Friday, March 28, 2014
Being a better parent
Want to be a better parent? Be more selfish!
by Gregory Ramey, PhD, child psychologist at Dayton Children's and Dayton Daily News columnist
At a workshop for parents of older teenagers, I asked the group “What was the biggest mistake you made when your children were younger?”
I expected the typical answers about the need for consistency, limit setting, and positive feedback. Instead, one parent bluntly responded, “I think I spent too much time with my children. I made them the center of my world. That wasn’t good for them, me or my husband.”
There was an awkward silence for a few moments. This candid response evoked a strong and supportive reaction from the other parents, most of whom were mothers.
One mom remarked that, “Our lives centered around our children’s needs when they were infants. However, I don’t think I did a good job in adjusting as they got older. My 14-year-old still thinks the world revolves around her. When she needs something, she expects me to stop whatever I’m doing and take her somewhere. What about my life? I must admit I’ve inadvertently raised her to think that she is the most important person in our family.”
Another parent, recently divorced, lamented the effects this parenting style had on her marriage. “I wish I had been more selfish. I gave up too much for my children. I stopped working out, gave up my interest in pottery, and didn’t spend much time with my husband. Now, I’m divorced and my kids are getting ready to go off to college. I’m not sure what’s left in my life.”
This approach to child rearing, making kids the center of the family, is so very different than the way children have historically been raised in this country and elsewhere. What’s going on with this generation of parents?
One parent volunteered, “I have great kids. I enjoyed being with them and getting involved in their activities. I always tried to build up their self-concept and tell them how special and important they were. I think I went too far. I don’t think I prepared them for the real world.”
Another parent offered a different perspective. “I’ve always been successful in everything I’ve done. My children are an extension and reflection of me. Since I quit my job to raise them, I wanted to be as successful with them as I was in my profession.”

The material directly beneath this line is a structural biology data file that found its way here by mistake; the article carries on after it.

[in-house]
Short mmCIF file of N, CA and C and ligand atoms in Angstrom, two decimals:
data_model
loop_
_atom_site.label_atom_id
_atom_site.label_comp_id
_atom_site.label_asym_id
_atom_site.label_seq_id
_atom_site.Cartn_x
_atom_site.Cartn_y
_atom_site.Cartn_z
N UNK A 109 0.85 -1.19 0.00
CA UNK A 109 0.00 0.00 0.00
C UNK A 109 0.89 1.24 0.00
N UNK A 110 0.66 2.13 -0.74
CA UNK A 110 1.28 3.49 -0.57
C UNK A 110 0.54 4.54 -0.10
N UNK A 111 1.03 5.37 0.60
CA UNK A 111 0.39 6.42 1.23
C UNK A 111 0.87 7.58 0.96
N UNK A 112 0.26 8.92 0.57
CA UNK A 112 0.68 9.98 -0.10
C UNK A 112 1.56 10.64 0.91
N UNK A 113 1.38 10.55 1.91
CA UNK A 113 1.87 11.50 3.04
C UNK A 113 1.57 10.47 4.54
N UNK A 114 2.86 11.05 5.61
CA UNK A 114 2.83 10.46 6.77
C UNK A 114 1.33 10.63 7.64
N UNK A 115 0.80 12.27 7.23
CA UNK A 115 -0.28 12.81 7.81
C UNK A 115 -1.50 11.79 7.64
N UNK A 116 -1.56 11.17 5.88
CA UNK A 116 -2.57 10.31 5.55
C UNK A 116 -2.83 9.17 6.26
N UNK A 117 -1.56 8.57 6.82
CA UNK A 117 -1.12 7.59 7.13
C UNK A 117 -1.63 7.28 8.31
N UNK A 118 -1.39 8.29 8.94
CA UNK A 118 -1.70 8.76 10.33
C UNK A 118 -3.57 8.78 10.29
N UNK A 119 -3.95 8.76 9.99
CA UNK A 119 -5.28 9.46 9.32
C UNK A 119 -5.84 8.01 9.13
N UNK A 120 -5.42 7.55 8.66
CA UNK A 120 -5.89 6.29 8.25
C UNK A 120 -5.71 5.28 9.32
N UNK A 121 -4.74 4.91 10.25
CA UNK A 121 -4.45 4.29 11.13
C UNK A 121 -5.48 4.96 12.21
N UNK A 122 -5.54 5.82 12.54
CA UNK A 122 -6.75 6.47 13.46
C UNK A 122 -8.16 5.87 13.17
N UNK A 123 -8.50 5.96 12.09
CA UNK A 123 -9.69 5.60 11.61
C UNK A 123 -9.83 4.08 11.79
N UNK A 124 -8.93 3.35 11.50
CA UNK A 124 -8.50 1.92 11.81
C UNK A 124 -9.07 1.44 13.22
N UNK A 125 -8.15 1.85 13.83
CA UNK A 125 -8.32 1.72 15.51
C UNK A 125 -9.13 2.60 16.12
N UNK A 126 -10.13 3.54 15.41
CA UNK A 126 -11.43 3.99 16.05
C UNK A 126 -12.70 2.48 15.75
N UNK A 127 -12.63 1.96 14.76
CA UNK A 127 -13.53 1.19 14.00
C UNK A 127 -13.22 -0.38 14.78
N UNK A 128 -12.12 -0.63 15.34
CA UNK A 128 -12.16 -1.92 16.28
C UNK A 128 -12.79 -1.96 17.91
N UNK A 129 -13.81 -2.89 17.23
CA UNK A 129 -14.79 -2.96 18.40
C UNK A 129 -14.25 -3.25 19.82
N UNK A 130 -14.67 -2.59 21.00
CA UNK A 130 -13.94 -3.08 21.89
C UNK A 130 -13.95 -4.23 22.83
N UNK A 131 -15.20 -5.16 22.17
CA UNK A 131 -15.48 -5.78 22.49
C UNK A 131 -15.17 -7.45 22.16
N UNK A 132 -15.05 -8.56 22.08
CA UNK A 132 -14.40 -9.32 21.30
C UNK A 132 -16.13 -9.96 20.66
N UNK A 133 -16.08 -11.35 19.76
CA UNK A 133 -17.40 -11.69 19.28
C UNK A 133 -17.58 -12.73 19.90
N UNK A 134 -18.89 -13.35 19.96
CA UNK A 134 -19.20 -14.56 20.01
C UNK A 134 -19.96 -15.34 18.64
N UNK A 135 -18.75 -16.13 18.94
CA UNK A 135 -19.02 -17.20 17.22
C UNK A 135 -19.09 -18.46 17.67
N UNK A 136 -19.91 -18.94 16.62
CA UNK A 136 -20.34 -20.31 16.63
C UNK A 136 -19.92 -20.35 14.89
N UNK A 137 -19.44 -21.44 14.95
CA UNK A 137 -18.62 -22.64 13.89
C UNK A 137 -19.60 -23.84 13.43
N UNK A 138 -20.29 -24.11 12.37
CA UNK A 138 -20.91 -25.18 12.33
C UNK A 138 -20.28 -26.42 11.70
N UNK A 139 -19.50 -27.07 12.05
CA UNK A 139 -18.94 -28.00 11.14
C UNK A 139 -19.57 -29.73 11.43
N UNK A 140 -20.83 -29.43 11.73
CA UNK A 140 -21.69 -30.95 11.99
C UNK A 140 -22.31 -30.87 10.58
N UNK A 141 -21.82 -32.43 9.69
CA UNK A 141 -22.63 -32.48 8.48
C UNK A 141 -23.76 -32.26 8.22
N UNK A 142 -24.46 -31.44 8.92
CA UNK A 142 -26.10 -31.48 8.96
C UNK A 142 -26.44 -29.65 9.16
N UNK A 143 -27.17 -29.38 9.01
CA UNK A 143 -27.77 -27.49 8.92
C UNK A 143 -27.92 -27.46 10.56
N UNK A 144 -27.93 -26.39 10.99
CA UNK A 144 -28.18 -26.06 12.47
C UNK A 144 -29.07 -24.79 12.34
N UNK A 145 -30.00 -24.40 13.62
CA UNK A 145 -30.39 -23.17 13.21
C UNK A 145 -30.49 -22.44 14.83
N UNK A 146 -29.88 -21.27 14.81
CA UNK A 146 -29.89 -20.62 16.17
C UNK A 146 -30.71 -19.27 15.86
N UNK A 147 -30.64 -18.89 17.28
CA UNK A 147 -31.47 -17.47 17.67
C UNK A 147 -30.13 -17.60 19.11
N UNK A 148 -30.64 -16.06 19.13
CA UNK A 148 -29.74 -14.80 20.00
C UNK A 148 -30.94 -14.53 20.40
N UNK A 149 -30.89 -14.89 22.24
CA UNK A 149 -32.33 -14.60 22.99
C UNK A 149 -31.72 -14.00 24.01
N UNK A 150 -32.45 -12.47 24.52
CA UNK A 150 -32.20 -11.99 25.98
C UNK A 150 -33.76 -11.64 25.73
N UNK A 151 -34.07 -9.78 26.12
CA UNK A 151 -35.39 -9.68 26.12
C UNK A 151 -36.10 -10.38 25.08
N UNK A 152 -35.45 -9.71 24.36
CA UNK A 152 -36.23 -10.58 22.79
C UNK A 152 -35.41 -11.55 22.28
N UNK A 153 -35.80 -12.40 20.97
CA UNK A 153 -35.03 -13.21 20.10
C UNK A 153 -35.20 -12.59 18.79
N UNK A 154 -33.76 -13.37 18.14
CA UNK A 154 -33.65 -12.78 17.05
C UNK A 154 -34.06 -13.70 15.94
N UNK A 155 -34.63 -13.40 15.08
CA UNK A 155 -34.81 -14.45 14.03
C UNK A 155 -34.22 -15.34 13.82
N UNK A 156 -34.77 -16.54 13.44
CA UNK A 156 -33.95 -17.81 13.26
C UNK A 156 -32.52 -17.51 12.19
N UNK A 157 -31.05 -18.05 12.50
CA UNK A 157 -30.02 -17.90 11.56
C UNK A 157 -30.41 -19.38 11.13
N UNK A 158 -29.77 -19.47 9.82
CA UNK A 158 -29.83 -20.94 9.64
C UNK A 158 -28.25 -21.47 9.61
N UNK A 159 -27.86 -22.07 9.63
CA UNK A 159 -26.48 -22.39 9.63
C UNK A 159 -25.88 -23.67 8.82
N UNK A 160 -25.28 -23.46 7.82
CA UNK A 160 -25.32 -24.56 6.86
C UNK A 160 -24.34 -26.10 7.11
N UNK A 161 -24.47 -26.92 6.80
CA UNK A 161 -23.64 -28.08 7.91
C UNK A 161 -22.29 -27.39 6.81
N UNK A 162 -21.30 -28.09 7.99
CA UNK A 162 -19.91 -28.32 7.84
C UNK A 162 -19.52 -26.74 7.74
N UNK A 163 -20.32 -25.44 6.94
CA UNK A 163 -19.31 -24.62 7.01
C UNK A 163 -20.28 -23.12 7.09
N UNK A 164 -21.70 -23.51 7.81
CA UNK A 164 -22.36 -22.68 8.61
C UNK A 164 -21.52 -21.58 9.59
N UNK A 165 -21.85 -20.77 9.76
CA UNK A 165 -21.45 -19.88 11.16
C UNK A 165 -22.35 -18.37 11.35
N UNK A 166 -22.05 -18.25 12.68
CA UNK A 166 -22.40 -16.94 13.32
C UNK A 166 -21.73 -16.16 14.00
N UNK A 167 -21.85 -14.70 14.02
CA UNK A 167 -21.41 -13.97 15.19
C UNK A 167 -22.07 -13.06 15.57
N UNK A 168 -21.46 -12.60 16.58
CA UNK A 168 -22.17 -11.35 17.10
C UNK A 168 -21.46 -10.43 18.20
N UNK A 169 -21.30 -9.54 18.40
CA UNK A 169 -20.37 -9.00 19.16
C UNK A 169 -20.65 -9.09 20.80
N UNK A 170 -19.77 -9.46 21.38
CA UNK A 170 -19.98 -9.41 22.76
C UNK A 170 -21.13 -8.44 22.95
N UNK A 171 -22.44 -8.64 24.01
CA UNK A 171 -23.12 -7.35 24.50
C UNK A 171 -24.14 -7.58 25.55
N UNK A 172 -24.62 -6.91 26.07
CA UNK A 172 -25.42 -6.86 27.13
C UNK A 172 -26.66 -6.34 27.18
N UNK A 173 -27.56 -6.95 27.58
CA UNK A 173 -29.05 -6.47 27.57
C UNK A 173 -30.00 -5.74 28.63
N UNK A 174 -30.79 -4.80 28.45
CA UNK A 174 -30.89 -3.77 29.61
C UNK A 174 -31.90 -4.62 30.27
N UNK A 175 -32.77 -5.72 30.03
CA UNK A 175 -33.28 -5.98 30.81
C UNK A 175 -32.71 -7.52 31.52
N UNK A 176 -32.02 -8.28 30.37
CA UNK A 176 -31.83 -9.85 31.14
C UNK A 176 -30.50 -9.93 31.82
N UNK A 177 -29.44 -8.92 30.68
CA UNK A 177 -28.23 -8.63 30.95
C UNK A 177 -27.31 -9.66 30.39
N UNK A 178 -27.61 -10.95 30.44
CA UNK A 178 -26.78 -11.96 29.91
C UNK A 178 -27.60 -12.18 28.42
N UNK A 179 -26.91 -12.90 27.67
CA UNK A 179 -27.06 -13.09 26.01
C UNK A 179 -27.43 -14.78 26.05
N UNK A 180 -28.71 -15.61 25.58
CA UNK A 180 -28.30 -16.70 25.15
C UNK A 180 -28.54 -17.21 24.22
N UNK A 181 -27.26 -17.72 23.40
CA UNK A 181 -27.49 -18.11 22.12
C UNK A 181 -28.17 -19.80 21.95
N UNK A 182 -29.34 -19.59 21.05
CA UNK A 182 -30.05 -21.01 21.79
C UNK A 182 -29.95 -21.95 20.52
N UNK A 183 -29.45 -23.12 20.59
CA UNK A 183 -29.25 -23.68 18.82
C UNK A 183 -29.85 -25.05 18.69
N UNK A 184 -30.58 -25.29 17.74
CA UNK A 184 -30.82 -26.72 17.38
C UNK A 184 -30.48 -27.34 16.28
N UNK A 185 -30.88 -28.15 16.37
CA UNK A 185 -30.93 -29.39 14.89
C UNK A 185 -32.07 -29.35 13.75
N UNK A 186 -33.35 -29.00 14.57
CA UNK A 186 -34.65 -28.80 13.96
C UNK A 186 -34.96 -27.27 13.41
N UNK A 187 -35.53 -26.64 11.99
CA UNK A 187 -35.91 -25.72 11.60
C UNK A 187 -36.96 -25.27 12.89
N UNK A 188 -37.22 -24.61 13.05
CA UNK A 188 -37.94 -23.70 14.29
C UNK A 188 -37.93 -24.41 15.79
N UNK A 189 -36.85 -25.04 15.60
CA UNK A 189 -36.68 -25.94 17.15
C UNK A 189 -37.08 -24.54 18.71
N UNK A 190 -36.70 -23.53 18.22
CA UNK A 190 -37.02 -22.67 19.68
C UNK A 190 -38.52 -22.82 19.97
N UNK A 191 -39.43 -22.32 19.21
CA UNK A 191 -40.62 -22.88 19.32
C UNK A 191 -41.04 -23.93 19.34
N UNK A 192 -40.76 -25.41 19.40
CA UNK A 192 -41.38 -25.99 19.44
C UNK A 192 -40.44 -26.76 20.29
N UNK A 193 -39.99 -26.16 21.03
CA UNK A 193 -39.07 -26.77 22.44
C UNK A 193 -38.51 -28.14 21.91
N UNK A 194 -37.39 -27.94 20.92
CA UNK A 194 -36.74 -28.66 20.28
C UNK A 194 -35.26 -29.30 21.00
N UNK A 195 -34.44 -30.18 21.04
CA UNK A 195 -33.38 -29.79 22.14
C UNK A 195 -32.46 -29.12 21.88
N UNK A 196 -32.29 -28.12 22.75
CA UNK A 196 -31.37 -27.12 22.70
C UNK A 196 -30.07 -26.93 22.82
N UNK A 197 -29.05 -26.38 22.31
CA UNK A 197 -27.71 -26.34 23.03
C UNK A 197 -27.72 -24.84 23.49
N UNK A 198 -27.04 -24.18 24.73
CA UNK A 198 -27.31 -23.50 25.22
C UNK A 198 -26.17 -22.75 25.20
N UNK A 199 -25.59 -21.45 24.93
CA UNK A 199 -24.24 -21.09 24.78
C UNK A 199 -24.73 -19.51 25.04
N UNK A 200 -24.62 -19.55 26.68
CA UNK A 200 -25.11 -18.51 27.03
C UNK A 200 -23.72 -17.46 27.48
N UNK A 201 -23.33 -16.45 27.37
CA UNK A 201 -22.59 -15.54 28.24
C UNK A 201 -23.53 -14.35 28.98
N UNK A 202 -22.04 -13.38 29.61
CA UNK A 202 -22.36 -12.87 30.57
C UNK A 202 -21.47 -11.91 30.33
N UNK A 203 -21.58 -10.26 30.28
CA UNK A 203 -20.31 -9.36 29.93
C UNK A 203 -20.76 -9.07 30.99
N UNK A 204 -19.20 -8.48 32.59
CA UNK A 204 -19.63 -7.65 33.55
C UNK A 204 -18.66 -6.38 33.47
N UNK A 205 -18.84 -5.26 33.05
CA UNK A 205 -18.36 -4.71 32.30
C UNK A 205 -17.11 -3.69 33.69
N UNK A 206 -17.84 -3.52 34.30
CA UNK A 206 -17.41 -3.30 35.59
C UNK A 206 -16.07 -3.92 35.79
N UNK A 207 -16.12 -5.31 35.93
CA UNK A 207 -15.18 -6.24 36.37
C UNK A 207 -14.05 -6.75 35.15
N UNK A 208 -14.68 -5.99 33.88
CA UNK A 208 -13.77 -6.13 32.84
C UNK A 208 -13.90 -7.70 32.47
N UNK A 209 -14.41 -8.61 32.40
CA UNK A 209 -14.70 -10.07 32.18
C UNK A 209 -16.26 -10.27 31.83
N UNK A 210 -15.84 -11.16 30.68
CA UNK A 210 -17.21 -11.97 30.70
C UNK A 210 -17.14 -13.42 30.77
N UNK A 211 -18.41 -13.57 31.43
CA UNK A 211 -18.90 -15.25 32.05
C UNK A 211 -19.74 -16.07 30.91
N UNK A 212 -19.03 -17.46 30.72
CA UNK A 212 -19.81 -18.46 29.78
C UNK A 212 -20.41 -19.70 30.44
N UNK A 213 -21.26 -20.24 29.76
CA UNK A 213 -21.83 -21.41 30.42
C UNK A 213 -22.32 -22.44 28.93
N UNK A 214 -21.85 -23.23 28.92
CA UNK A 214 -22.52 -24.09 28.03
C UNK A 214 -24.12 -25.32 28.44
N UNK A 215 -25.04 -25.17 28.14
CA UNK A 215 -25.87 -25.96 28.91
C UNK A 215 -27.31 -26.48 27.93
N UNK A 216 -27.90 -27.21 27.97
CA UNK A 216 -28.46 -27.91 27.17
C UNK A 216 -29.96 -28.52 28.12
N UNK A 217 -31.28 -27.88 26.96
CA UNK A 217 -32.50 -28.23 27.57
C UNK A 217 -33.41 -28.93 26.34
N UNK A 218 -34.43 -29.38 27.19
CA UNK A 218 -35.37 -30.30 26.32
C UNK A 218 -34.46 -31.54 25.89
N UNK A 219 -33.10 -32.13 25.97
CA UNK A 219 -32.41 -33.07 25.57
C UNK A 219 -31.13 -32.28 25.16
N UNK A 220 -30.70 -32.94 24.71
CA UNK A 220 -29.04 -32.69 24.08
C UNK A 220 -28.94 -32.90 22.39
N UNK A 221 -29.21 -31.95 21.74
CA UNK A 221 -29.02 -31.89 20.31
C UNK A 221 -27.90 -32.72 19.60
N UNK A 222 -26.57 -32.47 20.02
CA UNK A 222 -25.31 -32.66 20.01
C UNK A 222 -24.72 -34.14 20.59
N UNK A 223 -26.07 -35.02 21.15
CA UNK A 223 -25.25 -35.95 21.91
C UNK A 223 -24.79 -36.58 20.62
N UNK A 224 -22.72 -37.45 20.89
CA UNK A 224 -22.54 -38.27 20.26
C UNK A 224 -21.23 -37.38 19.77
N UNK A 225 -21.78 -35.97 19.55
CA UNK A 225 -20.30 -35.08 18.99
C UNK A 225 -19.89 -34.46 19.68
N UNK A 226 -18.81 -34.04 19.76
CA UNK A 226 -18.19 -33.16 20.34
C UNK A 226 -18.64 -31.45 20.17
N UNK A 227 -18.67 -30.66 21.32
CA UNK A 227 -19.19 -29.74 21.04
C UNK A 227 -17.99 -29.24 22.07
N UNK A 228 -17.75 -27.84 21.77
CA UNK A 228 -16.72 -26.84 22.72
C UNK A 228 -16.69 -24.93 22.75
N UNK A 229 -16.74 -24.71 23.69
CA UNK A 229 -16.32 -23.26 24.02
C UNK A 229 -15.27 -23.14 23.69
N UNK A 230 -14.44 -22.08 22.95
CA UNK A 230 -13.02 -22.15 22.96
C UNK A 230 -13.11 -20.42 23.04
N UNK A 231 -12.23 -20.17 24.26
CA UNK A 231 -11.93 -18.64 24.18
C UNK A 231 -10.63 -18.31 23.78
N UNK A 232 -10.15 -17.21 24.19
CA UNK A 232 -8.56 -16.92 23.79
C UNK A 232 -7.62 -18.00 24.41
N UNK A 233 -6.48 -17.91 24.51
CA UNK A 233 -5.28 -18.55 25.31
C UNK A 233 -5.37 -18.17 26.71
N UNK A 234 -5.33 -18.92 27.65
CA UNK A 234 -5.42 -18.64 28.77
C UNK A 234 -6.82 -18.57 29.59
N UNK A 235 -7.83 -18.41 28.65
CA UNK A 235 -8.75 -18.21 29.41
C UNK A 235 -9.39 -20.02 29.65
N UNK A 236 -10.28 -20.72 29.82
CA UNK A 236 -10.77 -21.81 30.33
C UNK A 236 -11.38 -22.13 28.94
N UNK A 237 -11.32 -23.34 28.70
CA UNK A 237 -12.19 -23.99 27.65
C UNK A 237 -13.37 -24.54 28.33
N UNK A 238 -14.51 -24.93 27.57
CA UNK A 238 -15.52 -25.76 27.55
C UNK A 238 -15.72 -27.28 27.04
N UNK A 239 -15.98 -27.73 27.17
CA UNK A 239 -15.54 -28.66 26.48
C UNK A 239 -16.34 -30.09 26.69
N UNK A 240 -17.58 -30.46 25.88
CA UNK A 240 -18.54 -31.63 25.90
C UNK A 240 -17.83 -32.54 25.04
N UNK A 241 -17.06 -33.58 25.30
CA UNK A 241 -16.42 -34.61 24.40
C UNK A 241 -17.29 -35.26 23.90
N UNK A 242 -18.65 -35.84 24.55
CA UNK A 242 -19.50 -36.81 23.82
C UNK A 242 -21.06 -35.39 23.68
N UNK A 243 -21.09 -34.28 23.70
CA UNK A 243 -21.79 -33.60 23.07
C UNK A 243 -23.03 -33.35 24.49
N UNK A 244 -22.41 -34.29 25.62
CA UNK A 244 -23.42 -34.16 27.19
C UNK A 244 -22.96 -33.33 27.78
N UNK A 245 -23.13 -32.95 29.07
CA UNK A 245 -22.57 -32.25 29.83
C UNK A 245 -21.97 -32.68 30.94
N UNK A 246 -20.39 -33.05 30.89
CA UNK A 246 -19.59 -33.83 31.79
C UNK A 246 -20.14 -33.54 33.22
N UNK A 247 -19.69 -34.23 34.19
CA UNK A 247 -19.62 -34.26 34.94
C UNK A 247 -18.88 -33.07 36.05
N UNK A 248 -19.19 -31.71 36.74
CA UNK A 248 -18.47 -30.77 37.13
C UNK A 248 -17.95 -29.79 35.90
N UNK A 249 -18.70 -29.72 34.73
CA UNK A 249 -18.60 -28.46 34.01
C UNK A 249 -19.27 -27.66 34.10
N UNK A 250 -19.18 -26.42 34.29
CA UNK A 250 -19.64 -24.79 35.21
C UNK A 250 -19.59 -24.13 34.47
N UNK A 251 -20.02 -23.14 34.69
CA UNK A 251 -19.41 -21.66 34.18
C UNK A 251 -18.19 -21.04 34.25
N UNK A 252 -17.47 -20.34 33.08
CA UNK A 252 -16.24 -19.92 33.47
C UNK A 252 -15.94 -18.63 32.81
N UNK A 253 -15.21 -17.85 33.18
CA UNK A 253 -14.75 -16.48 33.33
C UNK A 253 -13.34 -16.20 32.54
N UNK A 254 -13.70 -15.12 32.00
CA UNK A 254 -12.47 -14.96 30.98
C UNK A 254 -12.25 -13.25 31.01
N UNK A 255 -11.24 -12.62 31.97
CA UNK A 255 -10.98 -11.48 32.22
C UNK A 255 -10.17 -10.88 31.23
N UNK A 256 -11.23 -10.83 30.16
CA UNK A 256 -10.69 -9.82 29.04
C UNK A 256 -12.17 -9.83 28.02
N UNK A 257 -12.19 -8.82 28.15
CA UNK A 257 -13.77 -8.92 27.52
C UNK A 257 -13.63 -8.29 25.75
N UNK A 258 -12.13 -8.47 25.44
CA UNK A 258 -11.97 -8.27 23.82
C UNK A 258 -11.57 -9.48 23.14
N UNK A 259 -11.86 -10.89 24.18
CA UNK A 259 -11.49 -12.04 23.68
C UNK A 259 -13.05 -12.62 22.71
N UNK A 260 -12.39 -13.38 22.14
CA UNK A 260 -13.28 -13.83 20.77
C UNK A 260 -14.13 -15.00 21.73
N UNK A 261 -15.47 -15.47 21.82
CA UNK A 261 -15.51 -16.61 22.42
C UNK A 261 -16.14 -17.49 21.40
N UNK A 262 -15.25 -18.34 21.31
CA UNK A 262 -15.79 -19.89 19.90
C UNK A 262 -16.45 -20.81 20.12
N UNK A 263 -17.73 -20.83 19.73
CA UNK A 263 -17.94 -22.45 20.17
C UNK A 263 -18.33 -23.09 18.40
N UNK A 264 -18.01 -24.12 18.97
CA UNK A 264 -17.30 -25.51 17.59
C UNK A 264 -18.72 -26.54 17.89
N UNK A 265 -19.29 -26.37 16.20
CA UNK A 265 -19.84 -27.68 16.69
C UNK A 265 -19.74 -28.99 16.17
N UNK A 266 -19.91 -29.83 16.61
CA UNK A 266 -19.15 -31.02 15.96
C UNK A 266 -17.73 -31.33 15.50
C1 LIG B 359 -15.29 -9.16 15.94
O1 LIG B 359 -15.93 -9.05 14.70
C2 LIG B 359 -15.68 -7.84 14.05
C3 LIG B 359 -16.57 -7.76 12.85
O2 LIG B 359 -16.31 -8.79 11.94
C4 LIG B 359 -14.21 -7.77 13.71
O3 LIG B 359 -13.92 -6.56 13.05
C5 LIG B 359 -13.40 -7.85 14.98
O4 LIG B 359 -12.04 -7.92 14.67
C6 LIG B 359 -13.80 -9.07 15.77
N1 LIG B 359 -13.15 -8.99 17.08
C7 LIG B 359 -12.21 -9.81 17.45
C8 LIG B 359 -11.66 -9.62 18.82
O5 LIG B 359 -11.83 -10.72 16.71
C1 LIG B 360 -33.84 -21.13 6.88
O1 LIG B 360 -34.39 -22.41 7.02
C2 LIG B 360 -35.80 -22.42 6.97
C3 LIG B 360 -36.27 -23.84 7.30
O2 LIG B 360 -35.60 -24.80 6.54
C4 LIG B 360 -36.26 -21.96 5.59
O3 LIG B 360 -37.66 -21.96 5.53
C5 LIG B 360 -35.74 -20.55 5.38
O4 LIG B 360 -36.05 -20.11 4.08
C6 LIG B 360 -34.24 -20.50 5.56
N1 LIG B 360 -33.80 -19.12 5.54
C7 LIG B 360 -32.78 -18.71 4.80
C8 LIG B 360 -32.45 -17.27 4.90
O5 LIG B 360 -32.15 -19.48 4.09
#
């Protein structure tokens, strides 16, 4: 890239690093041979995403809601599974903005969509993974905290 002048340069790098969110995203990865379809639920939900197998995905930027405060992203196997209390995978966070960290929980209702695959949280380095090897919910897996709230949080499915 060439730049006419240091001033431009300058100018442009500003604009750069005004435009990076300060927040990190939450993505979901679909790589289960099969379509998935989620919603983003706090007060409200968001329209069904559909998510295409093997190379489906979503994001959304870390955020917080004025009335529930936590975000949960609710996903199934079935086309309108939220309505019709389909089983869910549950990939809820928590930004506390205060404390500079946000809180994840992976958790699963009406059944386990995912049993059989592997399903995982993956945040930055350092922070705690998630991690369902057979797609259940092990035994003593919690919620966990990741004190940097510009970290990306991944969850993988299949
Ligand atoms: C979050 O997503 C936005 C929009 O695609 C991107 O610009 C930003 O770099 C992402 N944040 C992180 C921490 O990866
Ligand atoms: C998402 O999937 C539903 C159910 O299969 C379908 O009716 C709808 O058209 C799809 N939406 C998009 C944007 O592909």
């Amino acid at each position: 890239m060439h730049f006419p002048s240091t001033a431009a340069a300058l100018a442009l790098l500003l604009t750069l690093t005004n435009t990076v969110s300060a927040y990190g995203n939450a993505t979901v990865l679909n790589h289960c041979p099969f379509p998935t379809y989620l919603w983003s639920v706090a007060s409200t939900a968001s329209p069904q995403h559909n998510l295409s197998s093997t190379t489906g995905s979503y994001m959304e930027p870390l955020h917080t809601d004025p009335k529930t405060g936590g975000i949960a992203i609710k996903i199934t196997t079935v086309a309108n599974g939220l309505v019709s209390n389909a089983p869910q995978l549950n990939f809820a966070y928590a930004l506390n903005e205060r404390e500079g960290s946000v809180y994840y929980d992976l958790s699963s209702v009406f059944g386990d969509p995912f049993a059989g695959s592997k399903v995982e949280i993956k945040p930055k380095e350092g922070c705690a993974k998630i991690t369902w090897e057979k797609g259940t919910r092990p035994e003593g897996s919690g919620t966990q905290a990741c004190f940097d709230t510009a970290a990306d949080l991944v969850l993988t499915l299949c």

As I carefully listened to this group, I realized that this child-centered approach was due to a number of cultural changes in the past several decades. One of the factors had to do with people in my profession. We preached the wrong message about children.
Professionals like myself have made a serious mistake in communicating that the needs of children should come first in the family. We’ve focused on children’s needs, not what’s best for the family. We’ve talked about the importance of helping children feel good about themselves rather than act properly. We’ve focused on self-concept and individual growth rather than the importance of sacrifice and contributing to others. When kids misbehave, we blamed parents rather than acknowledge what every professional knows but is afraid to say. Some kids are just bad, in spite of and not because of their parents.
Parents of very young children can learn a lot from the mistakes of the “children first” generation. Keep the focus on the needs of the family, not the wishes of your child. The way to be a good parent is to maintain your own interests and individuality. Spend time with your spouse, nurturing and developing that relationship.
Enjoy, love, and stay involved with your kids. Just don’t forget about the rest of the family—you and your spouse!
Gregory Ramey, PhD, is a child psychologist at The Children’s Medical Center of Dayton and a columnist for the Dayton Daily News.